Bear in Heaven
Guitarist Adam Wills, an until recently closeted football fan, had an idea the night they played Birmingham, Alabama, last October.
“I told `frontman` Jon `Philpot`, ‘Announce that we’re Bear Bryant in Heaven,” says Wills, who pulls for the University of Alabama Crimson Tide. “It’s going to go over well here.’”
He was right. The crowd, through horn-rimmed glasses, had just seen Bama, the eventual national champions, beat the Ole Miss Rebels up on the big screen at a place called the Bottle Tree Café, the hippest place in town. Now they were about to watch legendary grizzly voiced Bama football coach Bear Bryant in Heaven shimmy through a delicately sung, Twitter-acclaimed synthgasm of space rock. They whooped and hollered and ate it up.
Based in Brooklyn but born and raised in Georgia, Wills, 31, agrees that seeing his fellow southerners seamlessly switch gears from football to songs like “Lovesick Teenagers,” which goes perfectly with YouTube-spliced footage of Labyrinth, is just one of the many signs that the traditional jock vs. hipster line of scrimmage has blurred.
Whatever the reasons, it’s kind OK to like football now.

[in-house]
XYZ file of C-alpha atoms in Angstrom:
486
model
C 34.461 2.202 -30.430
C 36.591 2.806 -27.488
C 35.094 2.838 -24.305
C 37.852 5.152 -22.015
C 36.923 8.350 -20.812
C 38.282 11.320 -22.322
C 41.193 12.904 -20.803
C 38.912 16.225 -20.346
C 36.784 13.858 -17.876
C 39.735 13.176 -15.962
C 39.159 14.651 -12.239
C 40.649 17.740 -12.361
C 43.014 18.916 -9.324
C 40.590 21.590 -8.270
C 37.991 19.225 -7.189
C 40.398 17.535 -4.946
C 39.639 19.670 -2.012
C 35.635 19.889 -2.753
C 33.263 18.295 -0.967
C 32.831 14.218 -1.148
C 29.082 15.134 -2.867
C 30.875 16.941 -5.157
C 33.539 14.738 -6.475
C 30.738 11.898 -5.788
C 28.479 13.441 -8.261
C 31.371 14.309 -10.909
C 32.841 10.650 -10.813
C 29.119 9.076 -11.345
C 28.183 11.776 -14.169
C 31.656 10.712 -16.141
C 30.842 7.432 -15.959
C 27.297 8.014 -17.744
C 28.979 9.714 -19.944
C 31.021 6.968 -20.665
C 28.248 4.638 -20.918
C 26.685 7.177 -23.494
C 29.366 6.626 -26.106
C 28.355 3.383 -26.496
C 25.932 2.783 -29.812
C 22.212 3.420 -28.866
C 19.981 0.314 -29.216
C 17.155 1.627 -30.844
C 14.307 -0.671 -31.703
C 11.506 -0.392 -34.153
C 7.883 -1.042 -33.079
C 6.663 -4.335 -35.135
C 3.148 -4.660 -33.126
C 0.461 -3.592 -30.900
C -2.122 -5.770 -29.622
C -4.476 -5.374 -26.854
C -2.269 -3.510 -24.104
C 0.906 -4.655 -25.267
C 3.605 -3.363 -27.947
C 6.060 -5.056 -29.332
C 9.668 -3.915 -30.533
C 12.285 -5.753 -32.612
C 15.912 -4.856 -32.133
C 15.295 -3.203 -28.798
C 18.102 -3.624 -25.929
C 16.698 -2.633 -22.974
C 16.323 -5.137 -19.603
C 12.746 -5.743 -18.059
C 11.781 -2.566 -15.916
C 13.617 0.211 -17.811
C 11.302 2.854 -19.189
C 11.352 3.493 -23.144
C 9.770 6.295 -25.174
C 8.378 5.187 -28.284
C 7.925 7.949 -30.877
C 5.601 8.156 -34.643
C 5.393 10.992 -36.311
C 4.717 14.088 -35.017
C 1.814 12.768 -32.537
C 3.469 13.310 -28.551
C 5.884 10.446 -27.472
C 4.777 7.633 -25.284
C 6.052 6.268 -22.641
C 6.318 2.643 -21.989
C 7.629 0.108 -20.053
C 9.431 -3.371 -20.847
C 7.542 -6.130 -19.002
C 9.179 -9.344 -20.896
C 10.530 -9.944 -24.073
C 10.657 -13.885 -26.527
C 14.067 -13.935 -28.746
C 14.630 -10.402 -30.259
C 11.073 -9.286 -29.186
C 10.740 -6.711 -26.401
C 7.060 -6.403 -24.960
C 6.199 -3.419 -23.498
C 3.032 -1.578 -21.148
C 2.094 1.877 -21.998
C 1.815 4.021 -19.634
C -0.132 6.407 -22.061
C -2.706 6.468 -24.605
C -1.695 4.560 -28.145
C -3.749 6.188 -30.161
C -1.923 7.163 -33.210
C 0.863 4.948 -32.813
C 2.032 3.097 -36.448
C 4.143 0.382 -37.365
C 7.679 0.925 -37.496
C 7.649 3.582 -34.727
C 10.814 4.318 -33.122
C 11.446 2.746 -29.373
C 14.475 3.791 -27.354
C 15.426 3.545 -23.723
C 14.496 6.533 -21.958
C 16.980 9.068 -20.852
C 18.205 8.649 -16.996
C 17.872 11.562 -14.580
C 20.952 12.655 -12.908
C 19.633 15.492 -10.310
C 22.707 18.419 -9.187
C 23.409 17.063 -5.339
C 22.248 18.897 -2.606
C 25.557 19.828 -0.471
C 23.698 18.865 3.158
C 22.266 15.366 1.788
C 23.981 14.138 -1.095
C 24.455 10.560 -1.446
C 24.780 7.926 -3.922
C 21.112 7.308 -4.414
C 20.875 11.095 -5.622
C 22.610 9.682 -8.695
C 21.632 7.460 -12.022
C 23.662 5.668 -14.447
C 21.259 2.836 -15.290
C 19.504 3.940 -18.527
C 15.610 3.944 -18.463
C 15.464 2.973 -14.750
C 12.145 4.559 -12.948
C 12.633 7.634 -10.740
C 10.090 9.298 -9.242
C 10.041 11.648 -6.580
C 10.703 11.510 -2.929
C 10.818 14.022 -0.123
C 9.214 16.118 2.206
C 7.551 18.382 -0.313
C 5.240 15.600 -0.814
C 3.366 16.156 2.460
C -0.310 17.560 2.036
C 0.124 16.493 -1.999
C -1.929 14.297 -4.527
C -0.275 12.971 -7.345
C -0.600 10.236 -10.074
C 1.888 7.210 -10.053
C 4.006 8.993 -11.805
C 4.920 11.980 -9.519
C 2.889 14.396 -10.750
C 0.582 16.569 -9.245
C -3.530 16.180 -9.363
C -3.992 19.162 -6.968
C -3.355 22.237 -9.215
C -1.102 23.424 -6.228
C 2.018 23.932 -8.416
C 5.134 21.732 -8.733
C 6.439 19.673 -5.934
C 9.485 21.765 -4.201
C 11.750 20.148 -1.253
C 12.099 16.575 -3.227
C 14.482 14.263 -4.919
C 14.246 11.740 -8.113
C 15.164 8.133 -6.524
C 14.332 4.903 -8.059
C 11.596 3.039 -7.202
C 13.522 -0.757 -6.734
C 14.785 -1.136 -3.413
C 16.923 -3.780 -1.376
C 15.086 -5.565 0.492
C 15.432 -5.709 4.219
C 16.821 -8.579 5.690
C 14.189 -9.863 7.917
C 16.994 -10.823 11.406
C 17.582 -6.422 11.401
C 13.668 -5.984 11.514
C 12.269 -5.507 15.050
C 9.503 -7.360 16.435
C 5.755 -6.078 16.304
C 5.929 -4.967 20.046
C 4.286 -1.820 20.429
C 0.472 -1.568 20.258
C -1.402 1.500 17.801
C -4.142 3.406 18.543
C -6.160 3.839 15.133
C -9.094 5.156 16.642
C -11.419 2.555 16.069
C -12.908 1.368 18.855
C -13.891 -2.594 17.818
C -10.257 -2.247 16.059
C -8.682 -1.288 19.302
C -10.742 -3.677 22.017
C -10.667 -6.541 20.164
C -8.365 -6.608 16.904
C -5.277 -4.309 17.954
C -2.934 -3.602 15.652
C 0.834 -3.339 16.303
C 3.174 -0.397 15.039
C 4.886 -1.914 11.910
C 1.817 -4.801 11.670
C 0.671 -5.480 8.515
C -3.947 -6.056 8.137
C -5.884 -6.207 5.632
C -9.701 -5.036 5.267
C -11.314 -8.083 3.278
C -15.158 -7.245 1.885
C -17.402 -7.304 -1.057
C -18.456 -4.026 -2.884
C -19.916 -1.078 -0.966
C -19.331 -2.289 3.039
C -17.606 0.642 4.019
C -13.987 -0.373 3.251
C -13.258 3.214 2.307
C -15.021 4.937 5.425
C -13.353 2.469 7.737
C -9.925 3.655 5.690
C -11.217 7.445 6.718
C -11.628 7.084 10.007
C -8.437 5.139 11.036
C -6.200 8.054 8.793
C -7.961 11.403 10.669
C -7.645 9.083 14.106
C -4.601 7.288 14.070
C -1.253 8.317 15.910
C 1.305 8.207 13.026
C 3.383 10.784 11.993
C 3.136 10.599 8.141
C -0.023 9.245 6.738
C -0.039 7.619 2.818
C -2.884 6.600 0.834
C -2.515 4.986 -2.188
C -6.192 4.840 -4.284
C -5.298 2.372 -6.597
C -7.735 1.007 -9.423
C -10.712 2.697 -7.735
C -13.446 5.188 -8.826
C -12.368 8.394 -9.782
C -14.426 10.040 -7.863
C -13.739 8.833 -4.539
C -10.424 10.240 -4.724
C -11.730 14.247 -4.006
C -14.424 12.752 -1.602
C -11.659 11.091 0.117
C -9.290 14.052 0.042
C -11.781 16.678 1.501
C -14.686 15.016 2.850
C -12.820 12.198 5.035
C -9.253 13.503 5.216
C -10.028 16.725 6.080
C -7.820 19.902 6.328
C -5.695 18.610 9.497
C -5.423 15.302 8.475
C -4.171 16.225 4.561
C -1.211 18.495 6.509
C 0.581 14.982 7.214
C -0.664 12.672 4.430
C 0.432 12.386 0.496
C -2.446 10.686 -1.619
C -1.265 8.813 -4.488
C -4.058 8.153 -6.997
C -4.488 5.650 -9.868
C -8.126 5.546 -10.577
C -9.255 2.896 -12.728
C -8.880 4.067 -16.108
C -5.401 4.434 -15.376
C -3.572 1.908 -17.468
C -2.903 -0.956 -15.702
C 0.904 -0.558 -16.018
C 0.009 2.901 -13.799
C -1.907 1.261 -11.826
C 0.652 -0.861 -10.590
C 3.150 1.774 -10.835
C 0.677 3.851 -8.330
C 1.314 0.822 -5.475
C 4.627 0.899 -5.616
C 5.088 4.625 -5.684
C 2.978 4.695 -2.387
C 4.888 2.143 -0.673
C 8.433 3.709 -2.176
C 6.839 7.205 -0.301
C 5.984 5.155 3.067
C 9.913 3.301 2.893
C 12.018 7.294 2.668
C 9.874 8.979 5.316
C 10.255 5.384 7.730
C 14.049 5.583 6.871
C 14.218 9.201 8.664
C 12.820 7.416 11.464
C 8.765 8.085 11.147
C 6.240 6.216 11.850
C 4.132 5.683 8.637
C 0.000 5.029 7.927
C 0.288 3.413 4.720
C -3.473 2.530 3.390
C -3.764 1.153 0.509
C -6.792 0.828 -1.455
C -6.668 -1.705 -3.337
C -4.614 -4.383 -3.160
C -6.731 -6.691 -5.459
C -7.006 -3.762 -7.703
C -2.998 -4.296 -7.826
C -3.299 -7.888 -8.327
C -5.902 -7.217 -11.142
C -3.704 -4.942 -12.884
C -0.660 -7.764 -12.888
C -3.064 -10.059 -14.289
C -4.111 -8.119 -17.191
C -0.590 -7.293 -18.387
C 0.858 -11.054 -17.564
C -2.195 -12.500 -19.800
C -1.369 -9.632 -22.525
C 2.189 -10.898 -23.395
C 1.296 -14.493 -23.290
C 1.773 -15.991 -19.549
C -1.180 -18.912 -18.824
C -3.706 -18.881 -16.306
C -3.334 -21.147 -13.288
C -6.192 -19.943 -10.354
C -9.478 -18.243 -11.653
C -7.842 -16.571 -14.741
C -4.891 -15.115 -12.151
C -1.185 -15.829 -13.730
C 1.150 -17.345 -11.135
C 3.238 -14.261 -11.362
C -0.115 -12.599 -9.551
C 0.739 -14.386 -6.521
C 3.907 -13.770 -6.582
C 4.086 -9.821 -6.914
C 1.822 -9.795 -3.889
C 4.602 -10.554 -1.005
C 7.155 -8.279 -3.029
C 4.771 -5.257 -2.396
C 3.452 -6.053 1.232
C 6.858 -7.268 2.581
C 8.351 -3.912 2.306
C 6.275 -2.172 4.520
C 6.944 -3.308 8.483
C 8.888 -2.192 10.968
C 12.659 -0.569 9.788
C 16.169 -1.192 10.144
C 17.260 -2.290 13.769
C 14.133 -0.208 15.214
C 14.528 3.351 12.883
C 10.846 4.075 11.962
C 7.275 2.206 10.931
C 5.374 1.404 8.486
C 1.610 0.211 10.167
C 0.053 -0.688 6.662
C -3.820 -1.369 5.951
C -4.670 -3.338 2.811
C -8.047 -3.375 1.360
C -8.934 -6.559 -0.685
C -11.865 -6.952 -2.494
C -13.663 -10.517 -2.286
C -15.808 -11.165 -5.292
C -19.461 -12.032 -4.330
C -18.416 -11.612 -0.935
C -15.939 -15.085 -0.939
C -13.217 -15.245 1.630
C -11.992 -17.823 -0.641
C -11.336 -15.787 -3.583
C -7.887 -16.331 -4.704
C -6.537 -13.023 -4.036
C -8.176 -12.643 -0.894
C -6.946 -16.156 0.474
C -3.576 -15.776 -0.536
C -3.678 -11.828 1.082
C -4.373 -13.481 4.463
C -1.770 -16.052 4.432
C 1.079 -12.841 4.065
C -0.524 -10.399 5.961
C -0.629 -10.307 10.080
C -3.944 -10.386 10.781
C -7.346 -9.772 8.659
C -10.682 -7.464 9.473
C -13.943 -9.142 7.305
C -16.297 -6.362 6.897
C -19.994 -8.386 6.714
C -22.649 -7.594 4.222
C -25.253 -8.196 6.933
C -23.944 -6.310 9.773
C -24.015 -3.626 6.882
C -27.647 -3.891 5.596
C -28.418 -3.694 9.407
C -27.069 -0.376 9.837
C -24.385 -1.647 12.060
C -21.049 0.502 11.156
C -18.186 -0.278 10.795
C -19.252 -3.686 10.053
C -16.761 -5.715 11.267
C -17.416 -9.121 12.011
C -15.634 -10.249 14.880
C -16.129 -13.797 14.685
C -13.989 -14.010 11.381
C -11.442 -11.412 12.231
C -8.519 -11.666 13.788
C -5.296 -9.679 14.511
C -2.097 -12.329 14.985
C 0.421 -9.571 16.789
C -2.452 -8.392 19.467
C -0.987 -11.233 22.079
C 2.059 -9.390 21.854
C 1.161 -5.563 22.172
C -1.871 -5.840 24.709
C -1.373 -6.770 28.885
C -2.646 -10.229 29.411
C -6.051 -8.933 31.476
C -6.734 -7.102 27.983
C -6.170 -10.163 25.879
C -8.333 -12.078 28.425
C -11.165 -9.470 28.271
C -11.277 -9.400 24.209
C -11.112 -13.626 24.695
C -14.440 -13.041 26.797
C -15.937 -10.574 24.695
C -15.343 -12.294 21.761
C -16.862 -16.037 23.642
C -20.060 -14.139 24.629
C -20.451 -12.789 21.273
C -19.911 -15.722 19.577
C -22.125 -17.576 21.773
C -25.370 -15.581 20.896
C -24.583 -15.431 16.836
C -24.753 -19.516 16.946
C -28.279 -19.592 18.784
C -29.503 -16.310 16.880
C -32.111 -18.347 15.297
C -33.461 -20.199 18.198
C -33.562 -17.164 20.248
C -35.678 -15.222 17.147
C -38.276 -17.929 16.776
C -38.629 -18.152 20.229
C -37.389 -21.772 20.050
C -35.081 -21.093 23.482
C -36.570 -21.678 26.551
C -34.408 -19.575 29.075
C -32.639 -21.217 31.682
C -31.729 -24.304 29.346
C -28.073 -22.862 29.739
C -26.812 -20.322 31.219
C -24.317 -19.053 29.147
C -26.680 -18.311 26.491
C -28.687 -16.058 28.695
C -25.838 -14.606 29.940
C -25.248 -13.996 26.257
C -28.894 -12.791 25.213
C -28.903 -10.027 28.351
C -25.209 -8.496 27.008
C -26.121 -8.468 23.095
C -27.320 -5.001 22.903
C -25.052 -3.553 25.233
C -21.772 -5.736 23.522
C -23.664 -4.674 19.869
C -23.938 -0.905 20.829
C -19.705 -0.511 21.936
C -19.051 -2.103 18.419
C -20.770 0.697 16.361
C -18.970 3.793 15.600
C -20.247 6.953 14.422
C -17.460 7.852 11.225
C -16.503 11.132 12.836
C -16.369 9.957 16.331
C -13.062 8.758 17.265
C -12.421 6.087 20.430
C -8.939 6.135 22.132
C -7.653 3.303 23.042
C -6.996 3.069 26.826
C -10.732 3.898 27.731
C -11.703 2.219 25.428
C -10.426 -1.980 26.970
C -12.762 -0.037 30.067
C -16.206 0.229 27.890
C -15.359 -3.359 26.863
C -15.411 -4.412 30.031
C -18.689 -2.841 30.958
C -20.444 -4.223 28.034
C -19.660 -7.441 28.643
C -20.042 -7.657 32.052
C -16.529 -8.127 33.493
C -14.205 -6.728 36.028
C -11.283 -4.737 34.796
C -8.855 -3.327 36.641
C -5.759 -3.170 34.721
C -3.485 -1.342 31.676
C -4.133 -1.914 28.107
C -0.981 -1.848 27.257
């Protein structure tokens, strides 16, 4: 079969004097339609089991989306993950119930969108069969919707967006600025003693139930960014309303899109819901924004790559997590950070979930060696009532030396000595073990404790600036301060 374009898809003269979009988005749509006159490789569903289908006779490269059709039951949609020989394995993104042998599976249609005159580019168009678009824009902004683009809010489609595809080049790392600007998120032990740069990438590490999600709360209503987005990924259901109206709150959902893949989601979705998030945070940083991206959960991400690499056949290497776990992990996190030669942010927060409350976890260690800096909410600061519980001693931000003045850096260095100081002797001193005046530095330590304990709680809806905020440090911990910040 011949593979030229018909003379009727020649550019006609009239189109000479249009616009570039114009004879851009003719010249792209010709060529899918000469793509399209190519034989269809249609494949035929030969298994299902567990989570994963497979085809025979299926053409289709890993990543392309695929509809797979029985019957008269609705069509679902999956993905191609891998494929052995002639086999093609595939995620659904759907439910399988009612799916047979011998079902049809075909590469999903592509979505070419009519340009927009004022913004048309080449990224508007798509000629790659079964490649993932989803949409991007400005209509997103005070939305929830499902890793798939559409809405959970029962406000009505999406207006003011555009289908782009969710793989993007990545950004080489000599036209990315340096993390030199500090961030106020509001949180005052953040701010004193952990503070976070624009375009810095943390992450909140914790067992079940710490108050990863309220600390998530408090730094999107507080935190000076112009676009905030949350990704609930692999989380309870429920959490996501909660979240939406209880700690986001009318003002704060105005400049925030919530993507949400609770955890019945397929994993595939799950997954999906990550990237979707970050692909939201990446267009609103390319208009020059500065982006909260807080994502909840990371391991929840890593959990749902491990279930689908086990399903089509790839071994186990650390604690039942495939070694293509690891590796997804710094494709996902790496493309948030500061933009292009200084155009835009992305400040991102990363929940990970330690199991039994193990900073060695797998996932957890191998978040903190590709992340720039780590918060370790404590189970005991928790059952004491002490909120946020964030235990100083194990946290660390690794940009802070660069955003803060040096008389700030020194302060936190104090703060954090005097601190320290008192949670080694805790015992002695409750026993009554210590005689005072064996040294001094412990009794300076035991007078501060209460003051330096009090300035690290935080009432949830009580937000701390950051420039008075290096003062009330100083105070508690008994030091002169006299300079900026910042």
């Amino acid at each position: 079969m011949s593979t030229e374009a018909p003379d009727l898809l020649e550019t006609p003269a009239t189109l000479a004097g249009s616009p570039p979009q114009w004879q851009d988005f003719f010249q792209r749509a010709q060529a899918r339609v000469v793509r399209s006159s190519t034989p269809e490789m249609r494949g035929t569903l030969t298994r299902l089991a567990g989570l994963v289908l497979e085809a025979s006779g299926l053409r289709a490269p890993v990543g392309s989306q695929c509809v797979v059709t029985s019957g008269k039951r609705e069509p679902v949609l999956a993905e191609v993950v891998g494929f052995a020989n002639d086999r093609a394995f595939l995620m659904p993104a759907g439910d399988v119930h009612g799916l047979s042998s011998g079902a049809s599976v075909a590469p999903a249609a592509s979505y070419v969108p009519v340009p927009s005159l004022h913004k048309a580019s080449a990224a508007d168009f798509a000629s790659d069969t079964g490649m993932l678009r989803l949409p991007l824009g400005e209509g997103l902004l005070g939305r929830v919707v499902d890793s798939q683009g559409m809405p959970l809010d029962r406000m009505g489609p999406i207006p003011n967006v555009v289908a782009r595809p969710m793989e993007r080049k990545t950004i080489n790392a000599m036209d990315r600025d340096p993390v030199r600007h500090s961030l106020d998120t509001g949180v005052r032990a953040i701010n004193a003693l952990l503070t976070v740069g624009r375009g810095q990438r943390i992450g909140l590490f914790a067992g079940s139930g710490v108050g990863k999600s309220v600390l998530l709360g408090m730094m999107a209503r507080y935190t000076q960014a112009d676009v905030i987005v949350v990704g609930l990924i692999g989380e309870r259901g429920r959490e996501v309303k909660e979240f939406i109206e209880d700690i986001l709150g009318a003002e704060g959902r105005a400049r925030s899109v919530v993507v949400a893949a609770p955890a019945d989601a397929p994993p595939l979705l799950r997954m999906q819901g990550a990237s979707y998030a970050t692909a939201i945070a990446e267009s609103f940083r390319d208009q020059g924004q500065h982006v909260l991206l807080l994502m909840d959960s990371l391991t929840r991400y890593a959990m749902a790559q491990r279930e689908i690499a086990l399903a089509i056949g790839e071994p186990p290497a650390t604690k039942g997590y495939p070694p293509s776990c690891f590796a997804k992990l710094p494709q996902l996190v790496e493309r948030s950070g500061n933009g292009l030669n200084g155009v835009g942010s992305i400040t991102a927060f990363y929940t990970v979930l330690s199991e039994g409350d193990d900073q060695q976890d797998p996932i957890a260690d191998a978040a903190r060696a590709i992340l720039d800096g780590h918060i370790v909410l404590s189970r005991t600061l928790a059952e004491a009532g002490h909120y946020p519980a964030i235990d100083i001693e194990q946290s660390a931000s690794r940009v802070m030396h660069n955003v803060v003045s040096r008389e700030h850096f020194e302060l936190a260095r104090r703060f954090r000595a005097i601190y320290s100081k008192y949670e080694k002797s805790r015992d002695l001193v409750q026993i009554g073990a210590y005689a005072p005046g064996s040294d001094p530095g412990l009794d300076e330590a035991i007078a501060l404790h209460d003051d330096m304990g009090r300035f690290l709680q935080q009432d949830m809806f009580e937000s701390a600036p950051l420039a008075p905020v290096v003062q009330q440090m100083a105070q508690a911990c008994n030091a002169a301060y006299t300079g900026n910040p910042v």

The song everyone swears they heard playing during a Super Bowl pregame feature on New Orleans’ Saints quarterback Drew Brees was, somehow, “You Do You,” the third track off Bear in Heaven’s new Pitchfork-approved LP, Beast Rest Fourth Mouth.
CBS didn’t ask permission, but Bear In Heaven would have given it.
In 2006 – upon the release of the Danielson Famile’s art-rock opus Ships – Daniel Smith stopped being asked to explain his obsession with Jesus.
“That’s when `music writers` just took that out of the equation,” says Smith, the Famile’s Bible-toting, helium-voiced frontman, while taking a break from building a new recording studio in his southern New Jersey backyard. “Now sometimes people just talk about the music.”
It only took 15 years.
In 2002, Pitchfork gave credit to Secretly Canadian’s re-release of Smith’s 1995 debut A Prayer For Every Hour (put out by secretly Christian Tooth and Nail Records) for “trumping the boredom of status quo American Christianity”… after calling it a great way to kill the mood for sex.
Smith understands the prejudice; growing up in a house filled with folk music, he thought Christian rock was lame, too.
“Once you know what Bob Dylan and the Beatles sound like, it’s hard to convince somebody that’s of the devil,” he says.
Which is maybe why today the members of the Danielson Famile – most of whom are members of Smith’s actual family and who don nurses’ uniforms on stage to signify God’s healing – finally seem so right to mainstream indie-rock.